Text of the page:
Piraeus Bank absorbs the sound part of ATEbank

BoG announced that in the framework of the resolution measures prescribed in the relevant law (4021/2011), it has explored the potential interest of local and foreign banks for the acquisition of the sound part of ATEbank (90% owned by the Greek state). This part comprises mainly the performing loans and securities portfolio, as well as the full amount of all of the bank’s deposits.

BoG also noted that it proceeded to transfer the sound part of ATEbank to Piraeus Bank following the latter’s offer, which has been approved by HFSF. As prescribed by law, the difference (€6.7bn) between the transferred assets (€14.7bn) and liabilities (€21.4bn) is being covered by HFSF, through EFSF bonds, which cannot be liquidated, yet can be used for Eurosystem funding. HFSF will also contribute €0.5bn to the new entity to restore its pro-forma Q1’12 capital adequacy ratio >8%.

According to BoG announcement, the license of ATEbank has been revoked. For the non- performing loans, backed by agricultural land as collateral that will not be transferred to Piraeus Bank, there will soon be special legal provision. Also, the subsidiaries that will not be transferred will be taken over and managed by the Greek State. BoG stressed that with the procedure that has been implemented, the deposits of all customers are secured in their entirety and the smooth continuation of business is ensured.

Piraeus noted in a separate press release that it ensures all job positions of ATEbank, while starting on July 30 the whole branch network of ATEbank will operate within Piraeus Bank entity, while maintaining ATEbank commercial brand name. Piraeus announcement also points out that the new entity’s assets stand at €74bn, deposits at €35bn and net loans at €44bn compared to €47.5bn, €20.9bn and €34.1bn respectively for Piraeus Bank in Q1’12, implying that the sound part of ATEbank added €14.3bn of deposits and €10.6bn of net loans, while new entity’s total assets were further boosted by the €4.7bn (from the initial allocation of €18bn to top-4 banks) plus €0.5bn from HFSF. The transaction consideration stands at €95bn, while Piraeus estimates that €194m pre-tax total synergies in a 3-year period, while integration costs are expected at c134% of cost synergies over 3 years. I would also highlight that Piraeus significantly improves its deposit base, while pro-forma loan-to-deposit ratio eases to 124% from 158% before (Piraeus standalone).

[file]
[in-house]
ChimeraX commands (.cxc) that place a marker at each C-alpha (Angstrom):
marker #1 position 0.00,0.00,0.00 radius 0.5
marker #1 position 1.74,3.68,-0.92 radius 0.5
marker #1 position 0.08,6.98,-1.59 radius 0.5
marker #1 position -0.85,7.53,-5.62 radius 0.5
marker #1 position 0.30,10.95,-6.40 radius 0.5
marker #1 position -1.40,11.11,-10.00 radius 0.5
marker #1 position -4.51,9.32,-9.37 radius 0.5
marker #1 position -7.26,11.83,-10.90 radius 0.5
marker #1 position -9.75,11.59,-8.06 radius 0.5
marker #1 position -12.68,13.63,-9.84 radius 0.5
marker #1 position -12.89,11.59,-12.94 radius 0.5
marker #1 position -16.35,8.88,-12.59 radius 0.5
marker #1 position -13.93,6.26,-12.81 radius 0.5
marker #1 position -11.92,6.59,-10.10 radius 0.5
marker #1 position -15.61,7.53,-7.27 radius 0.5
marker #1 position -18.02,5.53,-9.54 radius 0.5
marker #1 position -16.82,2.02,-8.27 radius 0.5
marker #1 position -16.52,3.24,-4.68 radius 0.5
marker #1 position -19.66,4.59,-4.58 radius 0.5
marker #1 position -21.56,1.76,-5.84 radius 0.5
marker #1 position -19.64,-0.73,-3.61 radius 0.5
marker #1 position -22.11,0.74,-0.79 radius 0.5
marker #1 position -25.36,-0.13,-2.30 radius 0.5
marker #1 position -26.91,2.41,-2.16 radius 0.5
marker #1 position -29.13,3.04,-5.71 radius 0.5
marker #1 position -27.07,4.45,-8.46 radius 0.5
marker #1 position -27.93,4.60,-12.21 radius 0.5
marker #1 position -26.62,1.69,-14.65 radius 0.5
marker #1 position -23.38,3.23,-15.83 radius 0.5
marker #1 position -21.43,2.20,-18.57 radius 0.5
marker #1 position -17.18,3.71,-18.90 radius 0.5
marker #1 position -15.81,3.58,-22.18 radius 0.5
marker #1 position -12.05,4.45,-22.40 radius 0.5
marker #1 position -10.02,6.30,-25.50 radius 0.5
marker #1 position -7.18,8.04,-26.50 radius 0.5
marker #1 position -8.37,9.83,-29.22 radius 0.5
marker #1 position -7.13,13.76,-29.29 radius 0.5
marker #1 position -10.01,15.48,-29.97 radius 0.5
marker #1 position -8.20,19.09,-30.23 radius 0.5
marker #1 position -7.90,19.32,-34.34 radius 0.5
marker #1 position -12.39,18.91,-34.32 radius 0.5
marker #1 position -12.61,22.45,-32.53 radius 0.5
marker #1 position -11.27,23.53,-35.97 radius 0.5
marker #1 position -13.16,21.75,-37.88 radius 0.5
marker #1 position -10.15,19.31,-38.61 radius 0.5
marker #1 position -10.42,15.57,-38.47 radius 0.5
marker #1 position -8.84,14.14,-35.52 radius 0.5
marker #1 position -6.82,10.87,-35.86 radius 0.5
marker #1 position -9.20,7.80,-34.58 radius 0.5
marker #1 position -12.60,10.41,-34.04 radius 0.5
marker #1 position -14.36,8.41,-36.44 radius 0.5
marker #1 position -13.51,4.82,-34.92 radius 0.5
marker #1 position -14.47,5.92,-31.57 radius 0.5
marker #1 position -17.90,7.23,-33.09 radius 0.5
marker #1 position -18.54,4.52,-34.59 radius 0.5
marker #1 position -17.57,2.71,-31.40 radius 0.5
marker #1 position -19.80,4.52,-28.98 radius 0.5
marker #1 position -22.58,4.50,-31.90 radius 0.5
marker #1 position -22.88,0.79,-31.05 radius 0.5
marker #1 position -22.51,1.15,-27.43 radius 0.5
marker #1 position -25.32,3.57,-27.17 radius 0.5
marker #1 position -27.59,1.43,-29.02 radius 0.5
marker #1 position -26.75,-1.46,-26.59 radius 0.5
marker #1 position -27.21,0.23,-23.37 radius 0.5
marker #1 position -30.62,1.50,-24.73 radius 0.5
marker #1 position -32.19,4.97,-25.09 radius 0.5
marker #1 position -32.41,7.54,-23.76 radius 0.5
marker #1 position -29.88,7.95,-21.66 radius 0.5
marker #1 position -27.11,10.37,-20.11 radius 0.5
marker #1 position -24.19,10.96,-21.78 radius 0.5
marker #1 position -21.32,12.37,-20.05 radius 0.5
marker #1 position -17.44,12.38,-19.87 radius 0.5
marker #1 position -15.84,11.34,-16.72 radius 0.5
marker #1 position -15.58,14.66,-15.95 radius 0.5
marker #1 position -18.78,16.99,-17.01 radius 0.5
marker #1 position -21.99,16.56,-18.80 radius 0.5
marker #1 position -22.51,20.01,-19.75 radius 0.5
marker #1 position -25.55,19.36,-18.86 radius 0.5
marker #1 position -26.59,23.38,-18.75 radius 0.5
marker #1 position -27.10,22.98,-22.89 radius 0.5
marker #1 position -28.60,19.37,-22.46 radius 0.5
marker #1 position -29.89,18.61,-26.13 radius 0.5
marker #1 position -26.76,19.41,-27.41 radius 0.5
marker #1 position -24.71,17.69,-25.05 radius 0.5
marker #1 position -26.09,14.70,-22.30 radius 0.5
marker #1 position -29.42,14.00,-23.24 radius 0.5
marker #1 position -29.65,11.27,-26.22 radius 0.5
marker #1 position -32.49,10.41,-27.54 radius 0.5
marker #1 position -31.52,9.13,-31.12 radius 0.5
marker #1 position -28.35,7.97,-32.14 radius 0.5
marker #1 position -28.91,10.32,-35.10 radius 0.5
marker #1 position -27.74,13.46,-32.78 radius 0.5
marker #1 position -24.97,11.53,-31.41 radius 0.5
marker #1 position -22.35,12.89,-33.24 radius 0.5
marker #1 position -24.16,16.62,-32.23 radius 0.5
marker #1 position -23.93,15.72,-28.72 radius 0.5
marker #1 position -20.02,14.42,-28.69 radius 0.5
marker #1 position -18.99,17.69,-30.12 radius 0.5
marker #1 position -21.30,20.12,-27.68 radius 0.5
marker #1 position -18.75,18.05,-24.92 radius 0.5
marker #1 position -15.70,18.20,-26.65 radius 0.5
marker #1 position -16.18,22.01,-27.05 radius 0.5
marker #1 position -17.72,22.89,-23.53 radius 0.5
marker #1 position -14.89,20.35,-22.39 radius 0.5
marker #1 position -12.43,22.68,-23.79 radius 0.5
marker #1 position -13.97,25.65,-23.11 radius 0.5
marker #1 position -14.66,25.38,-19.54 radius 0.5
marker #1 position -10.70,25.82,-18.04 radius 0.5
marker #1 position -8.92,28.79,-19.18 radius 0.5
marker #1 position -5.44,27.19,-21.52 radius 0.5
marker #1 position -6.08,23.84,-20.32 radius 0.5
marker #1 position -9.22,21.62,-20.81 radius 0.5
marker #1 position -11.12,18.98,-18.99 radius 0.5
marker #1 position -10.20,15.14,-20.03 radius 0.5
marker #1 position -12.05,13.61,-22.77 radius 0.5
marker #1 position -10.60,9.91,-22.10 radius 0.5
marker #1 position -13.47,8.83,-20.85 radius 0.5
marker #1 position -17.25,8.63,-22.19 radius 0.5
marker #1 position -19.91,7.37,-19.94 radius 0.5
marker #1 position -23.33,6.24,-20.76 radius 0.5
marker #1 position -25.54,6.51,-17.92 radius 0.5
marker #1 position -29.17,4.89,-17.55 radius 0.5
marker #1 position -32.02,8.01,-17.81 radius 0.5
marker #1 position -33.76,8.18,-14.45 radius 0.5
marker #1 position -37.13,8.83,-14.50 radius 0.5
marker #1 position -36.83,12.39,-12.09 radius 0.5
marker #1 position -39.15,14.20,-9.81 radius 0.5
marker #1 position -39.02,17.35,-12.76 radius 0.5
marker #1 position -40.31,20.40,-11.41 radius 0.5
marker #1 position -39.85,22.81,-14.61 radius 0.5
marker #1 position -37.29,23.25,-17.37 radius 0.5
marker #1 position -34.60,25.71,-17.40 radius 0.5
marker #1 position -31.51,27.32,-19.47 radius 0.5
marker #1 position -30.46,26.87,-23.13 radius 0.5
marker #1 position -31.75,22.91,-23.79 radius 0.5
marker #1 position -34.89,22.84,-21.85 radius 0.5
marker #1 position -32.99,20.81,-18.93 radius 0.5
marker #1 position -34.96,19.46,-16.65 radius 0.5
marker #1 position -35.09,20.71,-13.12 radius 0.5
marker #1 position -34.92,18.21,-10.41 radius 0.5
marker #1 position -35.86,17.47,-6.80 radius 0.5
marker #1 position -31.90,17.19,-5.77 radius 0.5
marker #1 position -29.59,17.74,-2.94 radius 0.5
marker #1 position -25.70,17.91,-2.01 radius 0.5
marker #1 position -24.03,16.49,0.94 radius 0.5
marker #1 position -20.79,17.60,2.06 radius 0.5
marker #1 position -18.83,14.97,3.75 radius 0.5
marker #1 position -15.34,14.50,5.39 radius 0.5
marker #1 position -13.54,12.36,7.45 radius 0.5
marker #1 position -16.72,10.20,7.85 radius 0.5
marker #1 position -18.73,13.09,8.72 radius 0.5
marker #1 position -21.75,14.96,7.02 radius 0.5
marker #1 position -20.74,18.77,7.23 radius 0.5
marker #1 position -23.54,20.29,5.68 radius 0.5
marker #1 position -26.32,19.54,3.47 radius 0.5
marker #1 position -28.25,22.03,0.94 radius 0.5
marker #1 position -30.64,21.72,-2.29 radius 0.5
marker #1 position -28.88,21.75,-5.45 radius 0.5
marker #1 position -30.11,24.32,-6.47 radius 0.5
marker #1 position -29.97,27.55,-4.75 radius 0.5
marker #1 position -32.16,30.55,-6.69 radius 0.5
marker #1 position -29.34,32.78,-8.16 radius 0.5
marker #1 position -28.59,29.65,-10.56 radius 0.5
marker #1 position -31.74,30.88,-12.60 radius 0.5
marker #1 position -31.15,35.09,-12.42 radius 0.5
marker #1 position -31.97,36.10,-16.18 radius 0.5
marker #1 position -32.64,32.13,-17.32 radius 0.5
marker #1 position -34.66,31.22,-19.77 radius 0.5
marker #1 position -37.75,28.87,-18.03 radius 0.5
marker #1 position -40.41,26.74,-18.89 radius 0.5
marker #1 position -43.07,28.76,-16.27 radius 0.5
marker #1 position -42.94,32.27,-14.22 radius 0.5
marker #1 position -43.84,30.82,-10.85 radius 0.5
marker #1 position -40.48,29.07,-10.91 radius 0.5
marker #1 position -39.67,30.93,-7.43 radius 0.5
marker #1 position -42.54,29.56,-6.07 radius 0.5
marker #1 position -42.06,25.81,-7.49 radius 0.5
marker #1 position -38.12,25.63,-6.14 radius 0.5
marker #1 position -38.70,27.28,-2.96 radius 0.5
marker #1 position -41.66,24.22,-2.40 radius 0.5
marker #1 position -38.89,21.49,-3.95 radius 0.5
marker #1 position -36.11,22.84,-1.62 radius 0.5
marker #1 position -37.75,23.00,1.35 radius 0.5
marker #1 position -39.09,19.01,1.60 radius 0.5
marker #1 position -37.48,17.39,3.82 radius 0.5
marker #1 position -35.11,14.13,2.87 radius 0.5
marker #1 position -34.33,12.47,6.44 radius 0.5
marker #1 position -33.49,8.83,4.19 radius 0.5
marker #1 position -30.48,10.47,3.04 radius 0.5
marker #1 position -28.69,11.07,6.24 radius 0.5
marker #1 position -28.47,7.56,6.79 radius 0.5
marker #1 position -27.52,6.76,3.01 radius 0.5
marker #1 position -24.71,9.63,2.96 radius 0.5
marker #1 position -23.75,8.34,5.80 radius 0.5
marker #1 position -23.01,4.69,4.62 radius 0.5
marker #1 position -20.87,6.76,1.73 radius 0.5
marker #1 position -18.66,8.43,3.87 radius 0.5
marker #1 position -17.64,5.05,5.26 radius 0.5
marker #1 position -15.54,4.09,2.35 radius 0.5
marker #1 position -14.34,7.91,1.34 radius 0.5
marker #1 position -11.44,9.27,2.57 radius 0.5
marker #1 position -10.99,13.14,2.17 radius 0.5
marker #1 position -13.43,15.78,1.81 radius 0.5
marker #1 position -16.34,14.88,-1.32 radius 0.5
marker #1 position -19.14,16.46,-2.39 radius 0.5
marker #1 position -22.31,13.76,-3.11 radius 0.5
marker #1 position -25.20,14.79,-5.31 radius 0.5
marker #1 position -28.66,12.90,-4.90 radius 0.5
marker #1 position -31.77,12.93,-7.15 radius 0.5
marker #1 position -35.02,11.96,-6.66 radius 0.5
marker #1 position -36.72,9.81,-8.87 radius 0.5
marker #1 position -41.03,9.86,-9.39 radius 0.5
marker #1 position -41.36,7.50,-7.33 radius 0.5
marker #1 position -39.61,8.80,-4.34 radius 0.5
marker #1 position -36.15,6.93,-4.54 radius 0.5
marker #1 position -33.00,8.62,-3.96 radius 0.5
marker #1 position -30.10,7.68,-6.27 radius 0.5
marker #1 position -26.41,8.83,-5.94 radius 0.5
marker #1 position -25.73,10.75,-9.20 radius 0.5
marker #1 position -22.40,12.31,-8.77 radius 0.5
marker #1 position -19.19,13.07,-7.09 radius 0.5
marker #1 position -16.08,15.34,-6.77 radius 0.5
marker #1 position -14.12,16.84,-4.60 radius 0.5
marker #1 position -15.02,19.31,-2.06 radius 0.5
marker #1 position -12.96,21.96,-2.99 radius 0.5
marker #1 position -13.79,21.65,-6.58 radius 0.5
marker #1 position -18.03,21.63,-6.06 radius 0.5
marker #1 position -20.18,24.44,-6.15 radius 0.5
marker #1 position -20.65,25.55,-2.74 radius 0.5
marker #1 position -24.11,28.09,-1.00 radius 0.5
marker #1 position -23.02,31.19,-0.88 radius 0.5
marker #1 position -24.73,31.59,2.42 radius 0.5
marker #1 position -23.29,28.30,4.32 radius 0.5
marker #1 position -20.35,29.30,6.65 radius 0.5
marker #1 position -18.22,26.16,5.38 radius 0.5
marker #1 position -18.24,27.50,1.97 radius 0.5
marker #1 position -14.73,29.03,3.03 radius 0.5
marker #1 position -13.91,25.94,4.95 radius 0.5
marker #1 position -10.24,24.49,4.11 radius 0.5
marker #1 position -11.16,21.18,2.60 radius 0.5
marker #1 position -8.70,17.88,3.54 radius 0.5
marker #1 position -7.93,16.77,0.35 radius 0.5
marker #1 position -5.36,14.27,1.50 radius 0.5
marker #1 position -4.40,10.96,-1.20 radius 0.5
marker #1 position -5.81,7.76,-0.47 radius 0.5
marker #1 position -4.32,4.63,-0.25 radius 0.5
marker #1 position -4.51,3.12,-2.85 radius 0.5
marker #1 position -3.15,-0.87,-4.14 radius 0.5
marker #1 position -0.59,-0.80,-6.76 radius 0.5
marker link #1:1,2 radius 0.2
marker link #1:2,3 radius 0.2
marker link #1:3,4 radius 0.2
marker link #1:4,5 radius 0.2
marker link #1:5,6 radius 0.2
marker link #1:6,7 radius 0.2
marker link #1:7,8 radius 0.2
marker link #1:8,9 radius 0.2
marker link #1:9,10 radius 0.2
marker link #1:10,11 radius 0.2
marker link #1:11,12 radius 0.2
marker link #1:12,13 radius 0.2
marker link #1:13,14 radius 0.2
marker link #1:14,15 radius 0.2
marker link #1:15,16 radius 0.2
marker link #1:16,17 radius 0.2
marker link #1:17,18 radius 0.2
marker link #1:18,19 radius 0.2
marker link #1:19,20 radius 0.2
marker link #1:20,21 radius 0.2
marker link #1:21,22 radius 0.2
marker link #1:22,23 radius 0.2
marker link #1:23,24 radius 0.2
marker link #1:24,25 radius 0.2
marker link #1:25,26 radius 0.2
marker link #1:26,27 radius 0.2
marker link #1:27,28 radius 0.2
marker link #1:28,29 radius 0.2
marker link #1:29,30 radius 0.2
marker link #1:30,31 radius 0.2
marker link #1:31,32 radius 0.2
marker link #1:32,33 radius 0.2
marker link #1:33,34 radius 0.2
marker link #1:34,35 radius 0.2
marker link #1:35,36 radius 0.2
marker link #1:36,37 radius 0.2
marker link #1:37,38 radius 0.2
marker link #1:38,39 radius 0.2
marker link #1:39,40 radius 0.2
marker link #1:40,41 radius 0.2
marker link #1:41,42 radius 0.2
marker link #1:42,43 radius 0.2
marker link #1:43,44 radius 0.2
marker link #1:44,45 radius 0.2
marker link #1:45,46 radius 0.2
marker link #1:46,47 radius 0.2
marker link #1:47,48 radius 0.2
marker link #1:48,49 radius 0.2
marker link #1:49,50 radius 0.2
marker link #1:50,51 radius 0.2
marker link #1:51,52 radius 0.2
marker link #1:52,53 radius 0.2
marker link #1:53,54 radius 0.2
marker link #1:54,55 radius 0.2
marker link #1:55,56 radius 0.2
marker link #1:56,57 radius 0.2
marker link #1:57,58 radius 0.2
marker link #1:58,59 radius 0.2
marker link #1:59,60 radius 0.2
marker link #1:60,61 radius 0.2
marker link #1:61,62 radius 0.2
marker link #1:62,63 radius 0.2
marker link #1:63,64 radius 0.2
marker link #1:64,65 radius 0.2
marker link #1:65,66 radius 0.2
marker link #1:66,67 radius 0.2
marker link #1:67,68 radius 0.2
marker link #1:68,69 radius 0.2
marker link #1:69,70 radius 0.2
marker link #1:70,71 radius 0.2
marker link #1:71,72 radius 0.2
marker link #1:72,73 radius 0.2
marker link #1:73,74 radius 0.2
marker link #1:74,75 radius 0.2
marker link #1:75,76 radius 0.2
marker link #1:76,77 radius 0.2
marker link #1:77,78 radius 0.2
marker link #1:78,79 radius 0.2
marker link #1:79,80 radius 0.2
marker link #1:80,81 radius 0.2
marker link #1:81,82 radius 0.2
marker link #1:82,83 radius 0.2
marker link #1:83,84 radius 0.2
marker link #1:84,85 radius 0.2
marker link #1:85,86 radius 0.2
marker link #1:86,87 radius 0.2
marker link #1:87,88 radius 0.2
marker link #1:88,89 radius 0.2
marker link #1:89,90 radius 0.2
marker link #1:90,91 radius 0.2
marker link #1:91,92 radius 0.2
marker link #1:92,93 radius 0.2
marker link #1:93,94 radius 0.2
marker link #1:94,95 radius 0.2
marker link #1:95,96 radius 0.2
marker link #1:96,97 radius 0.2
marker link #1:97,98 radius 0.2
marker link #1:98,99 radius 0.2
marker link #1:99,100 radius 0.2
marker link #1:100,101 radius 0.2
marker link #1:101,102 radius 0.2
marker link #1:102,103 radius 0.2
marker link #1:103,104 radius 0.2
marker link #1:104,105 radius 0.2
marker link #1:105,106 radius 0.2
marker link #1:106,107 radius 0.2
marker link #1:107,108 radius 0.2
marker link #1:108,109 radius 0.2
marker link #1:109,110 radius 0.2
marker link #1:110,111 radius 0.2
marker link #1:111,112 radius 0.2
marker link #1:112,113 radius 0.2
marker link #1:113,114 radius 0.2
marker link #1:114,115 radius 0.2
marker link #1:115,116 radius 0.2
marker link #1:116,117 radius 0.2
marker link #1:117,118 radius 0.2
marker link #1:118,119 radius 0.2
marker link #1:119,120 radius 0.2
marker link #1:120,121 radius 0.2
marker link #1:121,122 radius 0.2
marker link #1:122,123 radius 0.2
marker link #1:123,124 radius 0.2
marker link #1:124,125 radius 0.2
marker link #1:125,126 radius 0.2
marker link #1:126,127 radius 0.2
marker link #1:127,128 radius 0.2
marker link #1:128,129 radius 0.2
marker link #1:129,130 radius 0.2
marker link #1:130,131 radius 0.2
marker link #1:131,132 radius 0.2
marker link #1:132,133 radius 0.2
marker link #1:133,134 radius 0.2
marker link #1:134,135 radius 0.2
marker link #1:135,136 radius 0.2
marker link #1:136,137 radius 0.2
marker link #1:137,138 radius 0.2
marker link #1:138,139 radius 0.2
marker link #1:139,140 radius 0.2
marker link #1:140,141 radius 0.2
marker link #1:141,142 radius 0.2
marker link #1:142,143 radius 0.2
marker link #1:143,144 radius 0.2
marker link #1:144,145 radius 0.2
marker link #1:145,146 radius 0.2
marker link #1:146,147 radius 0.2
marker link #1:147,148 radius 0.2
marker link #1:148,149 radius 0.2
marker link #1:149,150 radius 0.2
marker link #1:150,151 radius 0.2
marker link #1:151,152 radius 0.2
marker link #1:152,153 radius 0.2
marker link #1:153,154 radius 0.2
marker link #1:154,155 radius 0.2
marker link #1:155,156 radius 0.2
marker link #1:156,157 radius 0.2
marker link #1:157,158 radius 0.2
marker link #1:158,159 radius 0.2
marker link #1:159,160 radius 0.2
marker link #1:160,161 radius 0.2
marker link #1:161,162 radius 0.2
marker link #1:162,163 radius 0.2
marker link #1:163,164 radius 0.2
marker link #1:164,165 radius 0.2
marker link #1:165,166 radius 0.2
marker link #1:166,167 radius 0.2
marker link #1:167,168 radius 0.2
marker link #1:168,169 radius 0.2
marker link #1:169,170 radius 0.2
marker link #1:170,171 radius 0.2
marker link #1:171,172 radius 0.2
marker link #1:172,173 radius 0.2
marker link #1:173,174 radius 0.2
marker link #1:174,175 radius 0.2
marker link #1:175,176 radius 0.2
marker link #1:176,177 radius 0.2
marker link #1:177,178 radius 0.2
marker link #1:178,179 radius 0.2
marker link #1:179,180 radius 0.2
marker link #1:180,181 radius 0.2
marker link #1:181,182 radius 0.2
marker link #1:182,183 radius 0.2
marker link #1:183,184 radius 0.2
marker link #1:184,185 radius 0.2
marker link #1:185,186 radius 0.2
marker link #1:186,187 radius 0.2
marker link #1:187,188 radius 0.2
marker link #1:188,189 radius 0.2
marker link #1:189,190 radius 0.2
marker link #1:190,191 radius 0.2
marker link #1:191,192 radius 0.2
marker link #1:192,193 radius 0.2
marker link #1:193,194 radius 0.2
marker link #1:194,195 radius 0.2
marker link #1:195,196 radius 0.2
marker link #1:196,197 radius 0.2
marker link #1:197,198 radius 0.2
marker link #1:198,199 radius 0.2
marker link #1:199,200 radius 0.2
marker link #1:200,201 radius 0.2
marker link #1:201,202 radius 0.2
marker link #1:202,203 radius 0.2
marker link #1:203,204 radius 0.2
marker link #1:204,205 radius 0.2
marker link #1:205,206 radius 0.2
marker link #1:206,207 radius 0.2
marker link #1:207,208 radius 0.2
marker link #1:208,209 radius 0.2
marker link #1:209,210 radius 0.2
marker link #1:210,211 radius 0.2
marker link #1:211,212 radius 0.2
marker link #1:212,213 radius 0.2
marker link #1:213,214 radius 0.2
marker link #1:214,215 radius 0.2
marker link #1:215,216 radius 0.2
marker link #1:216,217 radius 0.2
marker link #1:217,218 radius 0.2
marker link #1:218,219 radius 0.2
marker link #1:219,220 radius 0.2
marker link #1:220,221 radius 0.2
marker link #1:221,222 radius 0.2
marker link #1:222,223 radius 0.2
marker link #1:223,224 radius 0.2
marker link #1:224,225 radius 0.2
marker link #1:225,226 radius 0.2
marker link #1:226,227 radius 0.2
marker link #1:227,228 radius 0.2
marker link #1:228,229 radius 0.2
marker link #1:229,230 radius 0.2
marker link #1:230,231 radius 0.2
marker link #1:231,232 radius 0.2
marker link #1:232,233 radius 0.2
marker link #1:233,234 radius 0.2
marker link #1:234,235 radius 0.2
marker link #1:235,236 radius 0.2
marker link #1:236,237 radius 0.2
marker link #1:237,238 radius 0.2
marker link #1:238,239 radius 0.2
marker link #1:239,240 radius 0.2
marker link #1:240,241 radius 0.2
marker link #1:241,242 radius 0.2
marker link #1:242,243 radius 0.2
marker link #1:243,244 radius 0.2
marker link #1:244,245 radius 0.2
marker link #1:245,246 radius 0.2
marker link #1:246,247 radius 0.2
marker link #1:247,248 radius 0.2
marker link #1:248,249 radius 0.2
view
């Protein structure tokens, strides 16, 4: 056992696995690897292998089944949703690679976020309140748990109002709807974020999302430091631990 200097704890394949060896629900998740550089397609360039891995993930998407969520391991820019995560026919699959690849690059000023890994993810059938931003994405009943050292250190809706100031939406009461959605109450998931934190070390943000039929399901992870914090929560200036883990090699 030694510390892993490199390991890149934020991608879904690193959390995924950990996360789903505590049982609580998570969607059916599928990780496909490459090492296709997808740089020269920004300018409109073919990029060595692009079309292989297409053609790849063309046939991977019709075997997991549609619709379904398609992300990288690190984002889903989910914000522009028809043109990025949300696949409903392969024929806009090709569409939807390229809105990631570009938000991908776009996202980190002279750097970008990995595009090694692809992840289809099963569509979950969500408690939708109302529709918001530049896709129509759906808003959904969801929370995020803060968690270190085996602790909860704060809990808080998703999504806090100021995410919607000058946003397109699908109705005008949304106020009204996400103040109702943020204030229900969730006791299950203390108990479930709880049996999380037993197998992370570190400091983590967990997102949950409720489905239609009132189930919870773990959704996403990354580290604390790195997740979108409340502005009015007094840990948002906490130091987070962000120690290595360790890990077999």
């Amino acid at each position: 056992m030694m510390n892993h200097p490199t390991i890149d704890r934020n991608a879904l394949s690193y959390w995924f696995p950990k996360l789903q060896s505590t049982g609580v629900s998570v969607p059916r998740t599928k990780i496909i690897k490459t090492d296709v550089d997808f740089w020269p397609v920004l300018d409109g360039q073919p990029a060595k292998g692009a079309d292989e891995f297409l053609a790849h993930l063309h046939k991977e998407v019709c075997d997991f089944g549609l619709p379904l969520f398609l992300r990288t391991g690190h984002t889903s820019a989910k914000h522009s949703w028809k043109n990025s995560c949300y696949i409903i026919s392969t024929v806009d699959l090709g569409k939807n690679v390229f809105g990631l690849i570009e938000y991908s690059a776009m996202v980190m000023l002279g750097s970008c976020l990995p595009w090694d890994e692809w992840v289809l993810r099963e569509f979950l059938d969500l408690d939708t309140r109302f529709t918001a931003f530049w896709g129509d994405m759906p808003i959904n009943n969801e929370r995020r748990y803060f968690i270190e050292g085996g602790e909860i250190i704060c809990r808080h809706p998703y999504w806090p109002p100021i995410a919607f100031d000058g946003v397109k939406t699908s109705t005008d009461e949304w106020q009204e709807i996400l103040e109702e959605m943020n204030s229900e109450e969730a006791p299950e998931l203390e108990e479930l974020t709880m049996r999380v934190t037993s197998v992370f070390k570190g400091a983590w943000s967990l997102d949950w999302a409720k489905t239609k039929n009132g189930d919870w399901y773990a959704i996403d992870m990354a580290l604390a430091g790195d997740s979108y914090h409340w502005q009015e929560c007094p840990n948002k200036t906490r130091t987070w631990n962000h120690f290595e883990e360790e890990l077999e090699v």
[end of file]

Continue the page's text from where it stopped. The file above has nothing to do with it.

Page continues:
Overall, a positive development for the government, and even more positive for Piraeus, while the transaction could become the first step towards a restructuring of the domestic banking system paving the way for further consolidation in the coming months, particularly regarding state-controlled banks (Hellenic Postbank) and Greek subsidiaries of French banks (Emporiki Bank and Geniki Bank). Note that National Bank and Eurobank have already officially expressed their interest in Emporiki Bank. Furthermore, Piraeus becomes the second largest banking group in the Greek market in terms of assets and deposits, yet this higher ranking may be temporary, as potential upcoming developments may alter the landscape of the domestic banking system.

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